Stories

Pura Vida y Futbol- The simple life and soccer

Pura Vida y Futbol- The simple life and soccer

Community service through soccer in Costa Rica

Originally we were planning to return to Nicaragua, our usual destination for our summer international service trip. But due to the political unrest that began just two months before our departure we had to think fast and change course, slightly south, to Costa Rica. There we spent 5 days in a small town on the coast called Puntarenas. We coordinated logistics with a partner organization called Woza, they conduct soccer service trips in Costa Rica, Peru, Malawi every summer for high school aged groups and teams. Upon arrival we quickly jumped into the rampant soccer culture and played a night pick up game on the outdoor basketball court. The next day we began our service at the Roble elementary school nearby. There we worked with about 40 children, boys and girls ages 7-14. These children we worked with are orphans from local families that were unable to provide for them. They live in an orphanage nearby and attend this school everyday.

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“Personally, I was in an orphanage before I got adopted so I wanted to be able to see these kids and just bring them joy and love. I enjoyed seeing a different culture, meeting new friendly people, and seeing people so passionate about soccer- something I love too.” - Natasha Scott, 14 years old, San Francisco, CA

Our girls- junior coaches ages 12-14, jumped in emphatically to start playing with the kids and learning about their lives. The two groups attached to each other seamlessly. We played soccer for a few hours with them and then swam in the beach, played pick up beach soccer with some locals and then played indoor soccer with some of the older very skilled boys in the community. Using our Spanish to communicate proved challenging but also humorous. Their English was pretty good so we were able to get by.

“This trip was so valuable because a lot of the soccer we played was against boys. It feels like there is always a higher bar for girls and women playing sports and so I find myself constantly having to prove myself when playing soccer, but I think us participating in this trip helped us earn respect for all girls/women from the boys we played against. We had the opportunity to show them we were real competitors on the field." -Lucie Bacho, 14 years old, San Francisco, CA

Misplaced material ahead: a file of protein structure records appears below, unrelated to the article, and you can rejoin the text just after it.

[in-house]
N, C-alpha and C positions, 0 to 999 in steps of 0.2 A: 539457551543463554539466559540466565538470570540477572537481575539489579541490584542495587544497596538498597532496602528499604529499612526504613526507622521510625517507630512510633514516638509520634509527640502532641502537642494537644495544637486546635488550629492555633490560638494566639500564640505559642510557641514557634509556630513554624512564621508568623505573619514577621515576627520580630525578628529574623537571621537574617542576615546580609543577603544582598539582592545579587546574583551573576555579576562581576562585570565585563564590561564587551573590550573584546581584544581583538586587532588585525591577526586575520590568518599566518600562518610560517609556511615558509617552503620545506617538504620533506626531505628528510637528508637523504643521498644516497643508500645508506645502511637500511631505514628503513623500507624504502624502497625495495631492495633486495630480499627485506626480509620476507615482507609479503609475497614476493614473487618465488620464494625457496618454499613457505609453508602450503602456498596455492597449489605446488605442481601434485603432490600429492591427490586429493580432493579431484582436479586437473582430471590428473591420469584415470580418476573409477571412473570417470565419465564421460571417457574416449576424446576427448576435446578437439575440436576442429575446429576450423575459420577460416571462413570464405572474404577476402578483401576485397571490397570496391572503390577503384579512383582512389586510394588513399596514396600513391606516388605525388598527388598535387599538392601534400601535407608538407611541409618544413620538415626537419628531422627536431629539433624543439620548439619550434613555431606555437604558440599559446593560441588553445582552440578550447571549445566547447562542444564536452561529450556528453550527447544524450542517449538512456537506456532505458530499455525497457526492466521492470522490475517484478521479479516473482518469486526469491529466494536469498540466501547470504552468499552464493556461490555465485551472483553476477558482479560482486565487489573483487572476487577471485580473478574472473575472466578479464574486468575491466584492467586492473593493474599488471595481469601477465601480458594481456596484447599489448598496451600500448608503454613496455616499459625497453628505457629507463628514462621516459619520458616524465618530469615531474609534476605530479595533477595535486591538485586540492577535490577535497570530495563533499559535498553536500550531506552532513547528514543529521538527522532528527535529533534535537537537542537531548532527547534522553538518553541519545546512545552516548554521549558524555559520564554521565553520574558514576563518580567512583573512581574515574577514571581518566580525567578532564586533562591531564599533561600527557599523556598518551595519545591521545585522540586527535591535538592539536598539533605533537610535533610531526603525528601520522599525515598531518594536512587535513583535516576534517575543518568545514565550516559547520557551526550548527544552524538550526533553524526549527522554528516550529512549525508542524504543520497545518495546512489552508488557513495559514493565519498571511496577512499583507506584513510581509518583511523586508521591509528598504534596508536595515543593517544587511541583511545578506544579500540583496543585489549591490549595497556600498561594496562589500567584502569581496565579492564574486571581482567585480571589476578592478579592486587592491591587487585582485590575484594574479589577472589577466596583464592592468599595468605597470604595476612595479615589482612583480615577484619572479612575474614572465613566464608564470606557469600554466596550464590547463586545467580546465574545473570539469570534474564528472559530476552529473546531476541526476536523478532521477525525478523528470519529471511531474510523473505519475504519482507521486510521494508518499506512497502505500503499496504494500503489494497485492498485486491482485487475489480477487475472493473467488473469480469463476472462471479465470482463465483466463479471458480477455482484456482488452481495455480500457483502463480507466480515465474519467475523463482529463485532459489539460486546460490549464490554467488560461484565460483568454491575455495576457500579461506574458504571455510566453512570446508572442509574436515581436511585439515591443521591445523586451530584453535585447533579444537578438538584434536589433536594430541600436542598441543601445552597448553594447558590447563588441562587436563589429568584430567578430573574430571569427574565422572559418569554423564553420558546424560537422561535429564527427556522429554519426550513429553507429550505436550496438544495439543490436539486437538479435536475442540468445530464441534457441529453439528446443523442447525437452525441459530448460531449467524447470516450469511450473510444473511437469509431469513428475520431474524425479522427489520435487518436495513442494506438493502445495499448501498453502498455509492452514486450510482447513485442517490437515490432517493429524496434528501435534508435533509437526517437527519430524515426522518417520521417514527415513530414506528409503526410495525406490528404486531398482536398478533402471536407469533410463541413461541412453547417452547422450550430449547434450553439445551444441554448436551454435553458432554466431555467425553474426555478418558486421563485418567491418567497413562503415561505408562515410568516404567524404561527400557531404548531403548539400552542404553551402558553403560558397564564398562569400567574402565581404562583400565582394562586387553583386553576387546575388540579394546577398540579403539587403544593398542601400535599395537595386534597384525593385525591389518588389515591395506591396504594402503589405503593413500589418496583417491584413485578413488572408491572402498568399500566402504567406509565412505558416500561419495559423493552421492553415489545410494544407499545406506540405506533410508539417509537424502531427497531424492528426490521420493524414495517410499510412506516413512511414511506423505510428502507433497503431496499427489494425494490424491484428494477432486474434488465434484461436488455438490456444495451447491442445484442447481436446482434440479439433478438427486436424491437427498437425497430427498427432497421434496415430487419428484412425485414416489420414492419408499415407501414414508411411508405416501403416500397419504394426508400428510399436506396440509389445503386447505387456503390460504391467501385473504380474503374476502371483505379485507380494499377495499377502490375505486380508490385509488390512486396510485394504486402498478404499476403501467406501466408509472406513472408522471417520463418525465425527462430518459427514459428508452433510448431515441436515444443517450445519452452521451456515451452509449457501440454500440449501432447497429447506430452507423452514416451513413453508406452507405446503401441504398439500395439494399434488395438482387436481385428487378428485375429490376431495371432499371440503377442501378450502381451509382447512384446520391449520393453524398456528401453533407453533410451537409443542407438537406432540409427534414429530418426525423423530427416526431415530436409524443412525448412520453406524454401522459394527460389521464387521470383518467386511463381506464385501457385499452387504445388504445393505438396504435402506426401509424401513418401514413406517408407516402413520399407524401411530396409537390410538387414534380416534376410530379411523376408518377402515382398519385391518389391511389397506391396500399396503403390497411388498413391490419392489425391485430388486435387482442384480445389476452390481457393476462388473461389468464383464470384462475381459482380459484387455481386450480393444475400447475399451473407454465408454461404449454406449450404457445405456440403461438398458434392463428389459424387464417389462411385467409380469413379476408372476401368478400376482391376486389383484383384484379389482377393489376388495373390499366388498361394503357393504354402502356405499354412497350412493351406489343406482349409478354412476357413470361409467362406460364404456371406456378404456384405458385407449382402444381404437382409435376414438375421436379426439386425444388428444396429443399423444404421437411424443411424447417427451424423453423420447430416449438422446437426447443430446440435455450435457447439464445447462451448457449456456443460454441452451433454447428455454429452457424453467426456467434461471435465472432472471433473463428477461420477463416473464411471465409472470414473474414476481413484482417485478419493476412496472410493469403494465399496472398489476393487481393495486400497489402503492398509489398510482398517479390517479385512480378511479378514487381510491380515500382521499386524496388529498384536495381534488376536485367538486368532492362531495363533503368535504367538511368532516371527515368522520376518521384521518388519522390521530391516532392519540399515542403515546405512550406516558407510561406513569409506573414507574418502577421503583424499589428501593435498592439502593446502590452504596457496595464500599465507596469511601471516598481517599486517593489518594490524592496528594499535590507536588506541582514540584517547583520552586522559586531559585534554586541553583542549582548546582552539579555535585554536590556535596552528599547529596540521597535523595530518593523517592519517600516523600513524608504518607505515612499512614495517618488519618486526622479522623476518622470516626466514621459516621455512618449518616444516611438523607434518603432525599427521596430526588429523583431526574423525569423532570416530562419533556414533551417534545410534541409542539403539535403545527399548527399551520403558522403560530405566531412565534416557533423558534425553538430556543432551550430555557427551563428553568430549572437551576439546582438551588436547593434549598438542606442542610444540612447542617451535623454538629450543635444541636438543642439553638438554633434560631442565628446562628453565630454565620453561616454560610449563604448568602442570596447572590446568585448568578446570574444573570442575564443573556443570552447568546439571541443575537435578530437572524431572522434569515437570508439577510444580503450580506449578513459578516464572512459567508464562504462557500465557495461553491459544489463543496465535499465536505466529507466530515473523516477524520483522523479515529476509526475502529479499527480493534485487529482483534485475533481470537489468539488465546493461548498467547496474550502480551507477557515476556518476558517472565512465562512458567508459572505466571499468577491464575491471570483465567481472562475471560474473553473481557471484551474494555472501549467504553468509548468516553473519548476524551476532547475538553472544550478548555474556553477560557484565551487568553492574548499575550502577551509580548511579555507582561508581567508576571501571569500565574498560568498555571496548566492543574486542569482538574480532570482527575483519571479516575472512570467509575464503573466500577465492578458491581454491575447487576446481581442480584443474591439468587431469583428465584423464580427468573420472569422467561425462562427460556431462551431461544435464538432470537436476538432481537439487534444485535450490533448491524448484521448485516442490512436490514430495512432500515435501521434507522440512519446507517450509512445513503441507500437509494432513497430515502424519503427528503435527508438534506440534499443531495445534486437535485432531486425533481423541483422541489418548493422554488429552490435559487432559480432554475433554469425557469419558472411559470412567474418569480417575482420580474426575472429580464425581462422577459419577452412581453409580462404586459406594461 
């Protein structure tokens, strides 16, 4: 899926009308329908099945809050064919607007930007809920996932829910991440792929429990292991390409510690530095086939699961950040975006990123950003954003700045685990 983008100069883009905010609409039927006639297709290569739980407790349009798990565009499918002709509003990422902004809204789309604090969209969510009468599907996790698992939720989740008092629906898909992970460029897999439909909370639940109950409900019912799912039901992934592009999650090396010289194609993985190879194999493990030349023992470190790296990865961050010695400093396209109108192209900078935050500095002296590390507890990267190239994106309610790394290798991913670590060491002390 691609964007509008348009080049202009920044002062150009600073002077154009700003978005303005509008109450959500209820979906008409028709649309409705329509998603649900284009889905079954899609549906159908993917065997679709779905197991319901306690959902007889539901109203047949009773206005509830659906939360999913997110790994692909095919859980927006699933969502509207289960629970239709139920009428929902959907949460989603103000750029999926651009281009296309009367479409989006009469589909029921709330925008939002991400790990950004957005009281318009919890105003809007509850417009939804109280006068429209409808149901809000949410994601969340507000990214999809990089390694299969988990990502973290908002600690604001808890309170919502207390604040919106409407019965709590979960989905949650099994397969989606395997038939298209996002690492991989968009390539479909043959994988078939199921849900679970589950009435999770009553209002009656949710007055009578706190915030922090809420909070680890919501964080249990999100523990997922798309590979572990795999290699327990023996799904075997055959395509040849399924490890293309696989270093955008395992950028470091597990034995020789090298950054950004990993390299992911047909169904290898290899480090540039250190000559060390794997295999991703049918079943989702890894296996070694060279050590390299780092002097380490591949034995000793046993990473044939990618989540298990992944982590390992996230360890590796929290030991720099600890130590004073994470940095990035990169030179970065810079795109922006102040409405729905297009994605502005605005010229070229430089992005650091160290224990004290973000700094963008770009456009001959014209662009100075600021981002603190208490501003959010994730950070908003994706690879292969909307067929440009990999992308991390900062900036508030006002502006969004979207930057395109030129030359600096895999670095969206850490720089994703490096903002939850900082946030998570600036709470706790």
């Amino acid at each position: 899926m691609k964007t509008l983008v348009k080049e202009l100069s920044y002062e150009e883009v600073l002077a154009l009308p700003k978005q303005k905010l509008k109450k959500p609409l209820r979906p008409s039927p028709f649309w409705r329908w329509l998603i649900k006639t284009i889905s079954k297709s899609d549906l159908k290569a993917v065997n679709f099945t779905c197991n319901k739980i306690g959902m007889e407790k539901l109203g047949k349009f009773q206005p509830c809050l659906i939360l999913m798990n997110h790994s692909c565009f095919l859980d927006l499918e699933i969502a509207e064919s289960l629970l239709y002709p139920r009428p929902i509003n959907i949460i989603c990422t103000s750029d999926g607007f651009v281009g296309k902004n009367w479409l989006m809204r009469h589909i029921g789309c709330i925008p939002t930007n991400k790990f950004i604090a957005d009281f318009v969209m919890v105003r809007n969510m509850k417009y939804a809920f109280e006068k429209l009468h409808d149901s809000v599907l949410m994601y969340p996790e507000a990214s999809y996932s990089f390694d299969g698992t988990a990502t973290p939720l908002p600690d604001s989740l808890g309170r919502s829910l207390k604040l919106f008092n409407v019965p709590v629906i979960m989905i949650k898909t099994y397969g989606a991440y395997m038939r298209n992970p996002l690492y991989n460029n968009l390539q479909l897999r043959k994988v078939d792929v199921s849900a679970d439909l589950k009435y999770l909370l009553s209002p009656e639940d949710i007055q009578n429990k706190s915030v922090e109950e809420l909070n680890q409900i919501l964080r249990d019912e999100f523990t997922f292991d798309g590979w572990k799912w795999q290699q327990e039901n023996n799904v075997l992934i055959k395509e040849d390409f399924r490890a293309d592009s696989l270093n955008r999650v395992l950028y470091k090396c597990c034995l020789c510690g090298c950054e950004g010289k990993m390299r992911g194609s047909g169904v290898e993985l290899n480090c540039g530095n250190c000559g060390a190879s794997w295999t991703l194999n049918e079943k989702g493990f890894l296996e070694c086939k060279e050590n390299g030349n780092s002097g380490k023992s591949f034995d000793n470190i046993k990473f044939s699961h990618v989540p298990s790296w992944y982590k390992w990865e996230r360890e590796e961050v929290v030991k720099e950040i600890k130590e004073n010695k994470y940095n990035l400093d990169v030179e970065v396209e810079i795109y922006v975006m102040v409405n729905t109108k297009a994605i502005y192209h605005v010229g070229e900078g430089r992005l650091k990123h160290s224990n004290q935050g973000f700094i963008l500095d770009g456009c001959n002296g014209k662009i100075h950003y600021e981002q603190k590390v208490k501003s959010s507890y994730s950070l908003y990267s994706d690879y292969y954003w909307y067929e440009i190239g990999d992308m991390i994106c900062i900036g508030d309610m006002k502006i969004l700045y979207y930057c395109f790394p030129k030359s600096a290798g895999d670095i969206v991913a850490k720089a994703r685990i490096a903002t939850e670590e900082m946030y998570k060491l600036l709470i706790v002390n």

The next few days were similar with the exception of the second day. We noticed the girls were not playing that much and saw the reason was that the boys were not passing to them and often taking the ball from them even when they were on the same team. So we separated the boys from the girls and found the girls to be very interested, excited, and wanting to play more! Some of the girls had exceptional skills and athleticism.

“When we told the girls we were going to play separately from the boys their faces lit up with smiles. I think most of them hadn’t played much in the past because of fear of judgement and not being worthy of playing with boys.” - Hannah Merickel, 14 years old, San Francisco, CA

The girls were happy and that made us happy in return, to make them smile and let them know we support them.

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“While we were playing buddy soccer (holding hands with a local girl while playing) my partner didn’t speak any English. But when I helped her get the ball on defense she was smiling as wide as she could and gave me a high five!” -Sophie Merickel, 12 years old, San Francisco, CA

On our last day we were able to visit the soccer academy run by a local professional soccer player named Roberto. He had a group of about 45 boys and 2 girls participating in the academy session that was run by another professional player at the local soccer stadium. The session was impressively very collegiate in its drills and style of play.

“This trip was important to me because I wanted to make a difference in an area where girls don’t generally play soccer. It was inspiring to me to see the girls smiling and having so much fun playing soccer with us. It seemed like their confidence was boosted and I hope they saw that girls are not lower than boys in sports.”- Maia Arriola, 14 years old, San Francisco, CA

After four days of coaching and playing endless amounts of soccer we had a day off to swing in the beautiful Costa Rica lush forest for some zip lining. We left Costa Rica wishing we could spend another week there- feeling grateful, accomplished, closer, and our hearts full.

“It is always good to me to learn about other cultures and their everyday lives. It was interesting to see how grateful we should be for everything we have because others in the world may not be as lucky. My favorite part of the trip was going to the school to play with the kids that are orphans because they were always very excited to see us and we all enjoyed playing together.” - Sarah Nasoni, 13 years old, San Francisco, CA

We plan to return and also remain connected with the local community partners, Roberto and Karol, to start a girls summer soccer program just like our Nicaragua program to get more girls playing and to provide the resources they need to do so.

If you want to help by either donating soccer cleats & clothes or by donating towards the $3,000 summer program cost here we know the girls will be extremely grateful!

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“My favorite part of the trip was meeting the local people, getting to play soccer against the boys my age because they were really skilled, and seeing all the girls at the school play soccer and really enjoy it!” -Ella Plotinsky, 12 years old, San Francisco, CA